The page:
James Baldwin Lecture(More about event)
"Art, Music, and Politics in the Book of
Revelation" by Professor Elaine Pagels
Location: McCormick Hall 101
Date/Time: 02/12/13 at 7:00 pm - 02/12/13 at 8:30 pm
This event is free and open to the public. A book signing will follow the lecture.
Elaine Pagels is the Harrington Spear Paine Foundation Professor of Religion at Princeton University. She joined the faculty in 1982, shortly after receiving a MacArthur Fellowship. Perhaps best known as the author of "The Gnostic Gospels", "The Origin of Satan", and "Adam, Eve and the Serpent", she has published widely on Gnosticism and early Christianity, and continues to pursue research interests in late antiquity. Her most recent books include "Beyond Belief: The Secret Gospel of Thomas" (was on the New York Times best-seller list) and "Reading Judas: The Gospel of Judas and the Shaping of Christianity", co-authored with Karen King of Harvard. Her latest book entitled "Revelations: Visions, Prophecy, and Politics in the Boo"k of Revelation", was published in March 2012. Revelations" explores the New Testament Book of Revelation and other Jewish, Christian, and Pagan books of Revelation written around the same time.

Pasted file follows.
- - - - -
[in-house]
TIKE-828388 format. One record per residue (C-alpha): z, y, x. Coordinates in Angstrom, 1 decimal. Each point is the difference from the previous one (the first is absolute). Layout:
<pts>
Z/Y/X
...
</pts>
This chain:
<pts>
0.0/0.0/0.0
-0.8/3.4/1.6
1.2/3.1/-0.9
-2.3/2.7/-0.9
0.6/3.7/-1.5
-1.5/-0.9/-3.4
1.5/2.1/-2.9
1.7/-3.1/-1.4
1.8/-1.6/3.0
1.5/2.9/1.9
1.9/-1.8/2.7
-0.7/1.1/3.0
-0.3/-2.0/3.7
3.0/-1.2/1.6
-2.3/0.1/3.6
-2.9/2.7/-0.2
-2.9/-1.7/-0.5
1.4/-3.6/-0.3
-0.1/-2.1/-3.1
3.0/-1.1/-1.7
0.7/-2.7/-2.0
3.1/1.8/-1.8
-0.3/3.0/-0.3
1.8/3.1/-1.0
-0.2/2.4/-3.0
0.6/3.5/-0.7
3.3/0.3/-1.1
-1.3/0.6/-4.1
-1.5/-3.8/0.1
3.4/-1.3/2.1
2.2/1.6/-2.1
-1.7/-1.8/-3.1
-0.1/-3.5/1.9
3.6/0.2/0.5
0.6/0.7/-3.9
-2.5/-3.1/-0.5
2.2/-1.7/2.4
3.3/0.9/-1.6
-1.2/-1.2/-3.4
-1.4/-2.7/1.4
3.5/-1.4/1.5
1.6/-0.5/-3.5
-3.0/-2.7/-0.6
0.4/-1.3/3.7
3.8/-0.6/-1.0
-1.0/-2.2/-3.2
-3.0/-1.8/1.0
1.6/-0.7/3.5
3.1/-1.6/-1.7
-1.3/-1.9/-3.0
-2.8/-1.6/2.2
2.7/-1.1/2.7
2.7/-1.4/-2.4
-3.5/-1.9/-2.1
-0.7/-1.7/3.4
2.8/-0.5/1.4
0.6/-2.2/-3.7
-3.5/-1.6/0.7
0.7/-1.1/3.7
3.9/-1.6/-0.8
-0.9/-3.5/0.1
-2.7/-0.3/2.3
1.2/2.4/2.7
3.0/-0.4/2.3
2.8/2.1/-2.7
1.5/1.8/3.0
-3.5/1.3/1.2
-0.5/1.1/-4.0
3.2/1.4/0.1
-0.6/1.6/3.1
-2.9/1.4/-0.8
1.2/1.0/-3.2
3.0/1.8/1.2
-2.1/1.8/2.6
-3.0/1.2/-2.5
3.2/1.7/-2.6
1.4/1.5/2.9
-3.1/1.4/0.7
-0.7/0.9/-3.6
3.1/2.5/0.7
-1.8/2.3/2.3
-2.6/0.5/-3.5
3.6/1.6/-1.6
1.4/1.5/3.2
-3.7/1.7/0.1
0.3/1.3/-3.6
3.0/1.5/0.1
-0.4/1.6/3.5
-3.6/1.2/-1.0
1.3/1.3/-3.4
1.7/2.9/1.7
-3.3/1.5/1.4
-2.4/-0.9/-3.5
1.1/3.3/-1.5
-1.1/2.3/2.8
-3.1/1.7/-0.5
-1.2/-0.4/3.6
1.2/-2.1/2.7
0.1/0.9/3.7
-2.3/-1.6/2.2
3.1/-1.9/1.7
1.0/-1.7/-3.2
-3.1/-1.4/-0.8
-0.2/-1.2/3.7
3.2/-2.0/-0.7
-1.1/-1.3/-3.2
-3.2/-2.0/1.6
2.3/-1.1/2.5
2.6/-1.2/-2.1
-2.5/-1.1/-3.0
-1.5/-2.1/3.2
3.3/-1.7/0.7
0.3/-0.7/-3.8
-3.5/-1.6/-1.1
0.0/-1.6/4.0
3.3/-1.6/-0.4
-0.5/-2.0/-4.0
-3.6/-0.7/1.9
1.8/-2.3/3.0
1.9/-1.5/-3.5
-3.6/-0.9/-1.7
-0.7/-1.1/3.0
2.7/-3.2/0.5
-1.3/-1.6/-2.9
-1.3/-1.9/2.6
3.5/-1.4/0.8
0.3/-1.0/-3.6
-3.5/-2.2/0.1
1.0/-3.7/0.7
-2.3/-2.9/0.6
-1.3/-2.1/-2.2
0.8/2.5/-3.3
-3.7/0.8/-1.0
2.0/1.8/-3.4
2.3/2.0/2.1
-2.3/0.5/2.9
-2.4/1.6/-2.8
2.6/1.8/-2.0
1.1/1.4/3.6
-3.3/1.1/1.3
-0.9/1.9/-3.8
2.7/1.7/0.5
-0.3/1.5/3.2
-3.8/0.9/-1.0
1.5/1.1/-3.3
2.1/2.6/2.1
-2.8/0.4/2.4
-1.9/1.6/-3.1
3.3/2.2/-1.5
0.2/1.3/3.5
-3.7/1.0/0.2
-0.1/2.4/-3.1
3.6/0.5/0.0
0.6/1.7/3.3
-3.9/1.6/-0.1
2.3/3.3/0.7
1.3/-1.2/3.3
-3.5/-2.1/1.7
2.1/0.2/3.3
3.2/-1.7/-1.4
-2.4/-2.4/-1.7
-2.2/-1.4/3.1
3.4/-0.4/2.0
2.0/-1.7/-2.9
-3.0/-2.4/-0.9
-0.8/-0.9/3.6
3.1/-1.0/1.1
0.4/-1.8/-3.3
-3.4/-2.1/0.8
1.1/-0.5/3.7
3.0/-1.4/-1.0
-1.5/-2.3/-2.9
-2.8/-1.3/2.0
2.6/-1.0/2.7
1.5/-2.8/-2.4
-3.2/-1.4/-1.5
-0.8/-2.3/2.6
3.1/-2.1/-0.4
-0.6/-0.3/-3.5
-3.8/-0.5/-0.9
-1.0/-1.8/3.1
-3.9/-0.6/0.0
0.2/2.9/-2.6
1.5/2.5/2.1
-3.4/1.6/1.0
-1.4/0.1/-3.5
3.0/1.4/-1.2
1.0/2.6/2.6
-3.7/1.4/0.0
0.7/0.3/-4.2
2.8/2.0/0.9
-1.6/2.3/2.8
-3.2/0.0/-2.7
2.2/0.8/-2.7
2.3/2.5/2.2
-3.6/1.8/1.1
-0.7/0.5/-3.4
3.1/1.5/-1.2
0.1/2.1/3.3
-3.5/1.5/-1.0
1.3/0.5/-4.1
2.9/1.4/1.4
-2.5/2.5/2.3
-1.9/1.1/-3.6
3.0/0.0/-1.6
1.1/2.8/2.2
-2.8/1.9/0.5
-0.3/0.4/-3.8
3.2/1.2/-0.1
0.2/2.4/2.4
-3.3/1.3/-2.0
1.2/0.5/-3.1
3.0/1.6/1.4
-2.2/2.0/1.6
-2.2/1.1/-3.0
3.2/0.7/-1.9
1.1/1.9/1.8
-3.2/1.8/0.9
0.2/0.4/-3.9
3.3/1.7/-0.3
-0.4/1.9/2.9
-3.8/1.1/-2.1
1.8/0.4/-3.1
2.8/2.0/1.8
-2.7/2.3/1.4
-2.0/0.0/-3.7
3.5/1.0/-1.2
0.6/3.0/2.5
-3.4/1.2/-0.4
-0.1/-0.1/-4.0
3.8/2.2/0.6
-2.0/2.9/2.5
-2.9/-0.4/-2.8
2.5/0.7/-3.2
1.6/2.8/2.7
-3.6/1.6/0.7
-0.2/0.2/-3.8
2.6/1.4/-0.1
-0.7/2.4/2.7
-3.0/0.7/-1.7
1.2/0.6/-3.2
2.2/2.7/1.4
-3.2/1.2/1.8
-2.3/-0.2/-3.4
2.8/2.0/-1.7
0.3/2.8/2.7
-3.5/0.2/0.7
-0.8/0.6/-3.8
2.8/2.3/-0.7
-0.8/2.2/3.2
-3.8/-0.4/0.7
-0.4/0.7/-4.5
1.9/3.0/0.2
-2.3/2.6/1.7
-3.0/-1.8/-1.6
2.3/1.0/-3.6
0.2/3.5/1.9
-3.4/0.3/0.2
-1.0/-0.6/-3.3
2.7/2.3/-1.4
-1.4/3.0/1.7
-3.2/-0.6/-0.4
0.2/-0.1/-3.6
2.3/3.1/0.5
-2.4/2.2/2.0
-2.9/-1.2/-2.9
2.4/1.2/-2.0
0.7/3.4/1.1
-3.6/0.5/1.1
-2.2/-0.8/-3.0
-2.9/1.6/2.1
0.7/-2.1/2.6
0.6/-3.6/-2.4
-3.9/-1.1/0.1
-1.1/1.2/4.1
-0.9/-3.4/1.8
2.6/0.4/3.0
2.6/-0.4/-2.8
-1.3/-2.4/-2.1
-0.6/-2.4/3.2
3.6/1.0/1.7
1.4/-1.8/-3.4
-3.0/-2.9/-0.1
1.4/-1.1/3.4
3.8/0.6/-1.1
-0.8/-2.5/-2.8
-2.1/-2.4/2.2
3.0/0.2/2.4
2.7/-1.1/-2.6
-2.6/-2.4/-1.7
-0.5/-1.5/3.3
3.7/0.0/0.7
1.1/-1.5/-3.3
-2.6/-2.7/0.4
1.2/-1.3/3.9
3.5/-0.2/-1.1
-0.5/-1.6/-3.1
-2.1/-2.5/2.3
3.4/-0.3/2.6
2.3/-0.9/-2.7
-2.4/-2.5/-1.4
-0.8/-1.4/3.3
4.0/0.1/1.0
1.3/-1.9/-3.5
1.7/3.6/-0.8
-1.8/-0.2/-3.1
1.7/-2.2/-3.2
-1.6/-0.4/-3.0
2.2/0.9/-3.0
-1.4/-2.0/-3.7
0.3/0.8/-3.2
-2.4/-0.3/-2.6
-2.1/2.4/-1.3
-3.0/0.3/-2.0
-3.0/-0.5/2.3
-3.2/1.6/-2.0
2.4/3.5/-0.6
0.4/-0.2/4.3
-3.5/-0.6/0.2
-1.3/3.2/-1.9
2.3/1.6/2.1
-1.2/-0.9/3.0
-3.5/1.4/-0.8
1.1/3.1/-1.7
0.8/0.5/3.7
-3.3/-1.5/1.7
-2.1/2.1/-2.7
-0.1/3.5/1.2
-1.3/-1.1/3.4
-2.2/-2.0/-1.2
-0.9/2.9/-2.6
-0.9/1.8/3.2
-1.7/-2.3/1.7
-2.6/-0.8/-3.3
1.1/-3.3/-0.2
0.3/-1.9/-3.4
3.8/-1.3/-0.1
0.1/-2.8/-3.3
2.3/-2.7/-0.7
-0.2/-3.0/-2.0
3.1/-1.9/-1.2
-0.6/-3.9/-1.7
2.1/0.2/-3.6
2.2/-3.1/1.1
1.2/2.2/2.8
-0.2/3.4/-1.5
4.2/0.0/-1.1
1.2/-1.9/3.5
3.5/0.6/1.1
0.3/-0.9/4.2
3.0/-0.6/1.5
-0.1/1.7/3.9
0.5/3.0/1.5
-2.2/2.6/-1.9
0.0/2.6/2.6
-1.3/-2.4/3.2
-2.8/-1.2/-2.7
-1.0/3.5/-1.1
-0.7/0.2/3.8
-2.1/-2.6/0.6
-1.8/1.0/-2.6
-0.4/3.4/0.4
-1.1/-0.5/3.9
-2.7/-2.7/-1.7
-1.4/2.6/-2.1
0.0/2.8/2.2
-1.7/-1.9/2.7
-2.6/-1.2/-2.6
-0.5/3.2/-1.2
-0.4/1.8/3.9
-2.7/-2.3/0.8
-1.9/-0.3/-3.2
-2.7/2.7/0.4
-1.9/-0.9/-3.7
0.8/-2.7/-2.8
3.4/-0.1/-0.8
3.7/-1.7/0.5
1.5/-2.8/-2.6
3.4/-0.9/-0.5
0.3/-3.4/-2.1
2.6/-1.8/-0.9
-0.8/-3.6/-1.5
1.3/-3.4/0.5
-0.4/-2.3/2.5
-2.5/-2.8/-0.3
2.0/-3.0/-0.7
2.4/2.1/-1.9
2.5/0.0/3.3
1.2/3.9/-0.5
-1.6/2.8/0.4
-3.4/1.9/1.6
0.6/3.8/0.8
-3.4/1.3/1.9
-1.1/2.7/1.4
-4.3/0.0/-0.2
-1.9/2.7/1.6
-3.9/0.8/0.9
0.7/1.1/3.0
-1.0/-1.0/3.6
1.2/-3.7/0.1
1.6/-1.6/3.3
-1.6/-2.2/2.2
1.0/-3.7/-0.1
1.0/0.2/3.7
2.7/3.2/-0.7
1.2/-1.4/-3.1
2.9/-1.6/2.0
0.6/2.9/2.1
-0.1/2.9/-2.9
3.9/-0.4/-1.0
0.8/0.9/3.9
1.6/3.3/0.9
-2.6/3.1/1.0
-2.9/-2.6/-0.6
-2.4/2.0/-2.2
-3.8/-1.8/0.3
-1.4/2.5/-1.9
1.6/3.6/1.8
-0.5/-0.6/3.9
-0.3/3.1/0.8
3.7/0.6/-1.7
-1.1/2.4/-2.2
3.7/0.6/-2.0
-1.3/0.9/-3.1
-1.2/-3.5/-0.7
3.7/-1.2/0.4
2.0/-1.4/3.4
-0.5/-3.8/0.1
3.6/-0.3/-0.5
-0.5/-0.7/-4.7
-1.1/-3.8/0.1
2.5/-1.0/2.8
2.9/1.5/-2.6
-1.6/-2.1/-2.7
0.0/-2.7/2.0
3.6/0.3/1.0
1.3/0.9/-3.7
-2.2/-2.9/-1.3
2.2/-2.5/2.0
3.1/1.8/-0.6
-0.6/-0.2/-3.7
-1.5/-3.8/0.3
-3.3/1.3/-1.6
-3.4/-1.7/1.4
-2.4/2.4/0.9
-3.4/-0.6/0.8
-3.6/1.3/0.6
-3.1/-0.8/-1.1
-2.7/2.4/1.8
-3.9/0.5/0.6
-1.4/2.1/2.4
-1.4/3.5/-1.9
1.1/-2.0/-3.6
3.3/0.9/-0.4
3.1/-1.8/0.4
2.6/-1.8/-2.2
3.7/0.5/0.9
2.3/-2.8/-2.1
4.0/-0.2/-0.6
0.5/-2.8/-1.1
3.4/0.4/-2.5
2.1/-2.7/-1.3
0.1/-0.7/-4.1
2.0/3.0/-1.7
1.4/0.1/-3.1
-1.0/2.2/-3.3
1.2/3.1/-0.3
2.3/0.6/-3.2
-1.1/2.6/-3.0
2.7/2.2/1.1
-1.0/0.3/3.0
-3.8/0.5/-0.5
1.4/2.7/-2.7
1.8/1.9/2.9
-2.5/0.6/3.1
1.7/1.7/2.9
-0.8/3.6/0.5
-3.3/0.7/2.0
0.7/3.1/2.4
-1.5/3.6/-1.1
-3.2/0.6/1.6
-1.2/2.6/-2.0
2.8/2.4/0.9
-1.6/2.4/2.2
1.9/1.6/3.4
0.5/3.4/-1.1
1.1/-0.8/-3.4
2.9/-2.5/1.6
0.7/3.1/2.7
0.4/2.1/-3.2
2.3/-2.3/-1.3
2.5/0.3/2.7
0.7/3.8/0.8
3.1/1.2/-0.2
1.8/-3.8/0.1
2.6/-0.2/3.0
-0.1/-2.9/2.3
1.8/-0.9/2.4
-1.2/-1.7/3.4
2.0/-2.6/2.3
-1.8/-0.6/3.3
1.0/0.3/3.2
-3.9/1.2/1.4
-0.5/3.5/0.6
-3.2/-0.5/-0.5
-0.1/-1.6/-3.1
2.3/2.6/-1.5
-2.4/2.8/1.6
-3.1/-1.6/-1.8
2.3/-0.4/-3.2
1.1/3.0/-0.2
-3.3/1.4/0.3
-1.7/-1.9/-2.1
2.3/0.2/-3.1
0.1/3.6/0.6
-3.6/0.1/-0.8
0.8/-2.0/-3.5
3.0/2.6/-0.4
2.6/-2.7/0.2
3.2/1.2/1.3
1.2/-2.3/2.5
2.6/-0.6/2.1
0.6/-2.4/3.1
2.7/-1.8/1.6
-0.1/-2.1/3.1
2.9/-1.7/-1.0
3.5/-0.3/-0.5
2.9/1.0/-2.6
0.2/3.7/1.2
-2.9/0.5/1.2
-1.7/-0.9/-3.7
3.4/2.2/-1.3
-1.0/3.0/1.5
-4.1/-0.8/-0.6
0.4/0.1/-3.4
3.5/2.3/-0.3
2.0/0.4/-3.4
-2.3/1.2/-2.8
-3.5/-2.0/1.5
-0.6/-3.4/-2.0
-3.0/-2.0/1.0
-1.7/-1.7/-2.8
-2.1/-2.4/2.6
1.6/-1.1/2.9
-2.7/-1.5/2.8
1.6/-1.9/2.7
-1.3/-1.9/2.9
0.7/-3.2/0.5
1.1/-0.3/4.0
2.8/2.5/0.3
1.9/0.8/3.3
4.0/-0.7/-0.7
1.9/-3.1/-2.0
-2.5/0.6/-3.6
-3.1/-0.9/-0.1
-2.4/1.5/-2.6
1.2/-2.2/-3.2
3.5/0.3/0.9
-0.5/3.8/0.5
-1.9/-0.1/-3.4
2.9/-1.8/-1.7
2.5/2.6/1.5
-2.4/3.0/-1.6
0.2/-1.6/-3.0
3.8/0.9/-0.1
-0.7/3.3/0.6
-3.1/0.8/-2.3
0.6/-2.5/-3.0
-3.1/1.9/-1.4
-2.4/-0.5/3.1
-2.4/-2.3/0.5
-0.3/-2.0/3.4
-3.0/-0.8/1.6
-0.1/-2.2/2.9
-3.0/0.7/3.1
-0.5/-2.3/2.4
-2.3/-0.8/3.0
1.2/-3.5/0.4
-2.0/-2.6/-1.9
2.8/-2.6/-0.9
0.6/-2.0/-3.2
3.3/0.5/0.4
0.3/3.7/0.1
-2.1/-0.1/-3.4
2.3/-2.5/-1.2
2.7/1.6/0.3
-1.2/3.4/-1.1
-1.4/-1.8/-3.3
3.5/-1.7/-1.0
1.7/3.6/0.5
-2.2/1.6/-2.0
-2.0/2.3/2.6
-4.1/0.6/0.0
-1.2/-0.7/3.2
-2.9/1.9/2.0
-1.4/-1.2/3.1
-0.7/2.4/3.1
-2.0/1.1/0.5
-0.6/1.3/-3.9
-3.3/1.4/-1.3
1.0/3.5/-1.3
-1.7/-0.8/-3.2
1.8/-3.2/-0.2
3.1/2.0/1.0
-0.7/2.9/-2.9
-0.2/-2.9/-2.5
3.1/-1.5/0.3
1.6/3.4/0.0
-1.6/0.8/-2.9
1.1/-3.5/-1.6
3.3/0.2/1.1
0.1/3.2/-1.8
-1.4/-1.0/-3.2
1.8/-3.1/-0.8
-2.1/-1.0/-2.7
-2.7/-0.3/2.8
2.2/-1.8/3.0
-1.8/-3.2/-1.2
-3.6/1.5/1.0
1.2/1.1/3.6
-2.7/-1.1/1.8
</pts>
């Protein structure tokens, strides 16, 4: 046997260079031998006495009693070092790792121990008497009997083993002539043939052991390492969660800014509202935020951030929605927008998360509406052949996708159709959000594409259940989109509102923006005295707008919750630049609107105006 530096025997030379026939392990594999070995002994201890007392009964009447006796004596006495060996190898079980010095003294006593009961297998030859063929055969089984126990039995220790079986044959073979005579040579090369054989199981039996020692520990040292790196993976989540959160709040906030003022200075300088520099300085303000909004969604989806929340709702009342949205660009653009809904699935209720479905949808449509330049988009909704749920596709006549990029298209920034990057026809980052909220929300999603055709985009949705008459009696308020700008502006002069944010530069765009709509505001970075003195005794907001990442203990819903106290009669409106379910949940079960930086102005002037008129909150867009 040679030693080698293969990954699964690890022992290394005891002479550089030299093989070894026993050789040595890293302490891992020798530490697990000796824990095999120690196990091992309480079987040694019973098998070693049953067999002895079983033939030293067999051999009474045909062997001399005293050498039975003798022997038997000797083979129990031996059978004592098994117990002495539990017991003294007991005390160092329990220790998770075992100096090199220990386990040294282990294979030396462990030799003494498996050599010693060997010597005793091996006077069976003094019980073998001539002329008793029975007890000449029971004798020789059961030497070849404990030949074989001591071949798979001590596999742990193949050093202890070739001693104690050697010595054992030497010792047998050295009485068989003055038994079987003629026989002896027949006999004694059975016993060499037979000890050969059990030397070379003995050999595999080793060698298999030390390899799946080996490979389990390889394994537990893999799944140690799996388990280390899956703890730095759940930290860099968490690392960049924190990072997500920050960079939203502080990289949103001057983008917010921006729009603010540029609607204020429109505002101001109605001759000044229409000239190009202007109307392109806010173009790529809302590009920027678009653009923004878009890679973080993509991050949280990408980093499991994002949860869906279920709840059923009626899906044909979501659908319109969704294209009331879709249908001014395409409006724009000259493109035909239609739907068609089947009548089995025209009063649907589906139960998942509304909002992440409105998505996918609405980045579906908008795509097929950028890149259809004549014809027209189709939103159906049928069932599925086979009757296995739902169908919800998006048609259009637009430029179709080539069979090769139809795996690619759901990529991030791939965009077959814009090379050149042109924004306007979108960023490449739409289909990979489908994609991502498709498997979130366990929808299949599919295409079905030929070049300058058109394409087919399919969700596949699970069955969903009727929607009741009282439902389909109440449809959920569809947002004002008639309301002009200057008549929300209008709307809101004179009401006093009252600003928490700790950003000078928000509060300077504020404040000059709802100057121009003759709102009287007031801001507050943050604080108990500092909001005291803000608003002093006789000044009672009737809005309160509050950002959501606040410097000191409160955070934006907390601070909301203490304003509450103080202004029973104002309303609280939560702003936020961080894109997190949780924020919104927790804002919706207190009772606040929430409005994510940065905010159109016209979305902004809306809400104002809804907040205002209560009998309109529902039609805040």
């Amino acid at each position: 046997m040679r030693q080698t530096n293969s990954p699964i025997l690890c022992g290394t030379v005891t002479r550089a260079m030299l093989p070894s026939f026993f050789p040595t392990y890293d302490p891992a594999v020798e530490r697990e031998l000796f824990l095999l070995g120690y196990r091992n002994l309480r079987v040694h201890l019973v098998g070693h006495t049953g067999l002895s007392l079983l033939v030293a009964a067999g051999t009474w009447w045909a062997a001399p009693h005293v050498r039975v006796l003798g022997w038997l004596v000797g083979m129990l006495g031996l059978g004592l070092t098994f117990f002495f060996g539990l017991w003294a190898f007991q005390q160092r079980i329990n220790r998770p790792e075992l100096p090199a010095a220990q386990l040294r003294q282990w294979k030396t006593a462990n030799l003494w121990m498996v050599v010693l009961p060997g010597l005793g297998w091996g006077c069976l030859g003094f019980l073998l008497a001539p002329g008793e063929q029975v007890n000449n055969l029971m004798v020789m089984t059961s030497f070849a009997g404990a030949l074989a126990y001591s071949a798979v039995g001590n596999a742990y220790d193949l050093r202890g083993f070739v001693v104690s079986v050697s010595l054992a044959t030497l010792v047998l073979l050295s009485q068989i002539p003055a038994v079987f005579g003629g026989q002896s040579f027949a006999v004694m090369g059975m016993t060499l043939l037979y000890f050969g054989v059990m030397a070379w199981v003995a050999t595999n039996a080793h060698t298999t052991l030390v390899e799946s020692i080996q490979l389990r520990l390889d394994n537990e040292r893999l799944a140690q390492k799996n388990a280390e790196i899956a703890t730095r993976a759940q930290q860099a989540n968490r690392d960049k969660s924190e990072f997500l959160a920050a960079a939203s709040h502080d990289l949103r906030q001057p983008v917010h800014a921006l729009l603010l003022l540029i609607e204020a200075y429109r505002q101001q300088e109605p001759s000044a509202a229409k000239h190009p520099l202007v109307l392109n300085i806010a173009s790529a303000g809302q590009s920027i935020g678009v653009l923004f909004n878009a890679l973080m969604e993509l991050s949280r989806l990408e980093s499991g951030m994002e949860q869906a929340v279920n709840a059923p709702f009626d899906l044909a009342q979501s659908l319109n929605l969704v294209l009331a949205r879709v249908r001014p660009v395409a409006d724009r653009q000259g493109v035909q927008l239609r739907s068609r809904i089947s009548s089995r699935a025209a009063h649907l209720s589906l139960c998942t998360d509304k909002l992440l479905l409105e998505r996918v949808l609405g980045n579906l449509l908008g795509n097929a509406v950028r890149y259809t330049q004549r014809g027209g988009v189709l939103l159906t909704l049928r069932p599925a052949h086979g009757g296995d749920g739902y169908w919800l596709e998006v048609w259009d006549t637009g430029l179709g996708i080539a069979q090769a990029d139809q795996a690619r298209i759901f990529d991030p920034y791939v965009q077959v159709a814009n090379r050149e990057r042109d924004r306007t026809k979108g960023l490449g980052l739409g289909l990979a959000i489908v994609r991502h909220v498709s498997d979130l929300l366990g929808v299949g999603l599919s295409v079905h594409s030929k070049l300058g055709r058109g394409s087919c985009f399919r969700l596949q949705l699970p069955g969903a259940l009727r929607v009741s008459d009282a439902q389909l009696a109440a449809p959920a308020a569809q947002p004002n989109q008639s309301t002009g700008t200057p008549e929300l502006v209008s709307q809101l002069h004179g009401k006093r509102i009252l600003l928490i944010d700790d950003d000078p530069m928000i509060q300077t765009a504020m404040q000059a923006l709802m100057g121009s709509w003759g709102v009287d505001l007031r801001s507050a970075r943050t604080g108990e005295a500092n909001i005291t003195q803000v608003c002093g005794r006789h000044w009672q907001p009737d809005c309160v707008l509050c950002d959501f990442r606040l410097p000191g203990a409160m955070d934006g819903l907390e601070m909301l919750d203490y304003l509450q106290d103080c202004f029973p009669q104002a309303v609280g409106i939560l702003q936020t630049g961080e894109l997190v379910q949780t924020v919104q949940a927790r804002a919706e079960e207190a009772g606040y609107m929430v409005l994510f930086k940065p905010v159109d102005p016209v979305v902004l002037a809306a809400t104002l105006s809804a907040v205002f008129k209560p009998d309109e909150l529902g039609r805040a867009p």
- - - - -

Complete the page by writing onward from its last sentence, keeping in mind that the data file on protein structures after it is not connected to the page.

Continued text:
The annual James Baldwin Lecture celebrates the scholarship of a distinguished Princeton faculty member and provides an occasion for our intellectual community to reflect on the issue of race and American culture. The complexities of race in the United States demand the insightful work both of experts in the field and of all who share a genuine commitment to the well-being of our society. The Baldwin Lecture Series presents Princeton scholars, accomplished in their respective fields, with the opportunity to think carefully with others about race in America.
The Baldwin lectures also honor the extraordinary legacy of the late James Baldwin (1924-1987). One of America’s most powerful cultural critics and essayists, Baldwin exemplified ways in which we might remain critically focused upon and engaged with the relationship of race to democracy in American society.
Department: Center for African American Studies